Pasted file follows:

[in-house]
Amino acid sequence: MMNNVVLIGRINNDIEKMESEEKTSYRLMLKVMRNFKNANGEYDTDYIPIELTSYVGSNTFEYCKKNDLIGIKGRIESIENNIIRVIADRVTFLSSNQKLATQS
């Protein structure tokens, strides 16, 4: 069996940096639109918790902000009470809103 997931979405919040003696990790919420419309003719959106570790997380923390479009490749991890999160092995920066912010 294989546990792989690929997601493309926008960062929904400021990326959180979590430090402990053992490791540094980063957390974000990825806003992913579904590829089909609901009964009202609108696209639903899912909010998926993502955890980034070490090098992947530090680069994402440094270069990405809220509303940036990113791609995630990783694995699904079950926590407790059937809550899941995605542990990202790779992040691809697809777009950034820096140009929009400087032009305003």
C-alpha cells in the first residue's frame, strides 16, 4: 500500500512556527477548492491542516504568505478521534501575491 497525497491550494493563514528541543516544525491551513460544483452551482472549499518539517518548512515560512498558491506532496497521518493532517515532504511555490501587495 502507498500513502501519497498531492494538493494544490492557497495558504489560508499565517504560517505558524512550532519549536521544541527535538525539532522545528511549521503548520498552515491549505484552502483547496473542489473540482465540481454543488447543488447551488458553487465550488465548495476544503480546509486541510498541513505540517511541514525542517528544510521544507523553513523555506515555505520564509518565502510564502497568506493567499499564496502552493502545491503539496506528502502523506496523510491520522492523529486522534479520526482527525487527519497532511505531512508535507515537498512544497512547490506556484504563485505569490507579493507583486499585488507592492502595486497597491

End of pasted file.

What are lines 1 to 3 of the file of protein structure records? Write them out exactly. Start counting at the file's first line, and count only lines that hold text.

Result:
[in-house]
Amino acid sequence: MMNNVVLIGRINNDIEKMESEEKTSYRLMLKVMRNFKNANGEYDTDYIPIELTSYVGSNTFEYCKKNDLIGIKGRIESIENNIIRVIADRVTFLSSNQKLATQS
């Protein structure tokens, strides 16, 4: 069996940096639109918790902000009470809103 997931979405919040003696990790919420419309003719959106570790997380923390479009490749991890999160092995920066912010 294989546990792989690929997601493309926008960062929904400021990326959180979590430090402990053992490791540094980063957390974000990825806003992913579904590829089909609901009964009202609108696209639903899912909010998926993502955890980034070490090098992947530090680069994402440094270069990405809220509303940036990113791609995630990783694995699904079950926590407790059937809550899941995605542990990202790779992040691809697809777009950034820096140009929009400087032009305003």